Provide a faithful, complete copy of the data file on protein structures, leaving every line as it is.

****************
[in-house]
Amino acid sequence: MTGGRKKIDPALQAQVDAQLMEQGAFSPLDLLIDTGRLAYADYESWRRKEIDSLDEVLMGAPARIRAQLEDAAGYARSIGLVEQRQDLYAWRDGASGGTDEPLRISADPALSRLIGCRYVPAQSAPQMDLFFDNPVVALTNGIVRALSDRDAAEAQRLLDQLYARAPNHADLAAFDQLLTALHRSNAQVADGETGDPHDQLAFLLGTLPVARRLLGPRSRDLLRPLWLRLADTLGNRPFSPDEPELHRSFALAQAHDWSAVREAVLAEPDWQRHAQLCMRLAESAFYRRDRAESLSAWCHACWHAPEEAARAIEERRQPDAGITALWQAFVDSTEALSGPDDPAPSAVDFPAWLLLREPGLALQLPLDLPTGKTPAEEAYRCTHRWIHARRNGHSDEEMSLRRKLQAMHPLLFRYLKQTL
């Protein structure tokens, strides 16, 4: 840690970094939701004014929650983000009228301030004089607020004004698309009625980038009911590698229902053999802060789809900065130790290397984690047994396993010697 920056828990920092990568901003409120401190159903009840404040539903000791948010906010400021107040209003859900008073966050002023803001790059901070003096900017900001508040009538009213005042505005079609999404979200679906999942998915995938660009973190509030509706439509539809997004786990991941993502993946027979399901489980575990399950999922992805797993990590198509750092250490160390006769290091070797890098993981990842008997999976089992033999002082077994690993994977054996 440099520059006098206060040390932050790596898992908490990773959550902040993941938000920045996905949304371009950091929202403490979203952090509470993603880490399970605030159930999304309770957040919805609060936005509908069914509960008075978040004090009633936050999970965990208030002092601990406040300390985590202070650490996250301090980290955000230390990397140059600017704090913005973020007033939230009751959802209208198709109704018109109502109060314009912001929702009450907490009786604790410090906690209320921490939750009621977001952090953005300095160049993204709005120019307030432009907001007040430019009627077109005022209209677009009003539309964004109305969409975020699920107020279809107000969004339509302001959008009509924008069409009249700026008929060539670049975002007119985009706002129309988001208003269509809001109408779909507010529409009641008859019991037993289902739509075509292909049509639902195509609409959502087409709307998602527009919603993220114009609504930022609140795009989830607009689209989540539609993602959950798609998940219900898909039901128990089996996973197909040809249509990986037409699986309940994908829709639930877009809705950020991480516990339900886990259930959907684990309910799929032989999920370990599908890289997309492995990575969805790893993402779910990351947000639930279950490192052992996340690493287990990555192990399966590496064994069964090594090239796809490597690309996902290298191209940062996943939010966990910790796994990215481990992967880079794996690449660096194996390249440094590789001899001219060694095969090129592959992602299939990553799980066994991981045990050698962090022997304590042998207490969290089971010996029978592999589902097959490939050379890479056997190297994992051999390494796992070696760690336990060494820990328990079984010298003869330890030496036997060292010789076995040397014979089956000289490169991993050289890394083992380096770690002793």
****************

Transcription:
[in-house]
Amino acid sequence: MTGGRKKIDPALQAQVDAQLMEQGAFSPLDLLIDTGRLAYADYESWRRKEIDSLDEVLMGAPARIRAQLEDAAGYARSIGLVEQRQDLYAWRDGASGGTDEPLRISADPALSRLIGCRYVPAQSAPQMDLFFDNPVVALTNGIVRALSDRDAAEAQRLLDQLYARAPNHADLAAFDQLLTALHRSNAQVADGETGDPHDQLAFLLGTLPVARRLLGPRSRDLLRPLWLRLADTLGNRPFSPDEPELHRSFALAQAHDWSAVREAVLAEPDWQRHAQLCMRLAESAFYRRDRAESLSAWCHACWHAPEEAARAIEERRQPDAGITALWQAFVDSTEALSGPDDPAPSAVDFPAWLLLREPGLALQLPLDLPTGKTPAEEAYRCTHRWIHARRNGHSDEEMSLRRKLQAMHPLLFRYLKQTL
């Protein structure tokens, strides 16, 4: 840690970094939701004014929650983000009228301030004089607020004004698309009625980038009911590698229902053999802060789809900065130790290397984690047994396993010697 920056828990920092990568901003409120401190159903009840404040539903000791948010906010400021107040209003859900008073966050002023803001790059901070003096900017900001508040009538009213005042505005079609999404979200679906999942998915995938660009973190509030509706439509539809997004786990991941993502993946027979399901489980575990399950999922992805797993990590198509750092250490160390006769290091070797890098993981990842008997999976089992033999002082077994690993994977054996 440099520059006098206060040390932050790596898992908490990773959550902040993941938000920045996905949304371009950091929202403490979203952090509470993603880490399970605030159930999304309770957040919805609060936005509908069914509960008075978040004090009633936050999970965990208030002092601990406040300390985590202070650490996250301090980290955000230390990397140059600017704090913005973020007033939230009751959802209208198709109704018109109502109060314009912001929702009450907490009786604790410090906690209320921490939750009621977001952090953005300095160049993204709005120019307030432009907001007040430019009627077109005022209209677009009003539309964004109305969409975020699920107020279809107000969004339509302001959008009509924008069409009249700026008929060539670049975002007119985009706002129309988001208003269509809001109408779909507010529409009641008859019991037993289902739509075509292909049509639902195509609409959502087409709307998602527009919603993220114009609504930022609140795009989830607009689209989540539609993602959950798609998940219900898909039901128990089996996973197909040809249509990986037409699986309940994908829709639930877009809705950020991480516990339900886990259930959907684990309910799929032989999920370990599908890289997309492995990575969805790893993402779910990351947000639930279950490192052992996340690493287990990555192990399966590496064994069964090594090239796809490597690309996902290298191209940062996943939010966990910790796994990215481990992967880079794996690449660096194996390249440094590789001899001219060694095969090129592959992602299939990553799980066994991981045990050698962090022997304590042998207490969290089971010996029978592999589902097959490939050379890479056997190297994992051999390494796992070696760690336990060494820990328990079984010298003869330890030496036997060292010789076995040397014979089956000289490169991993050289890394083992380096770690002793």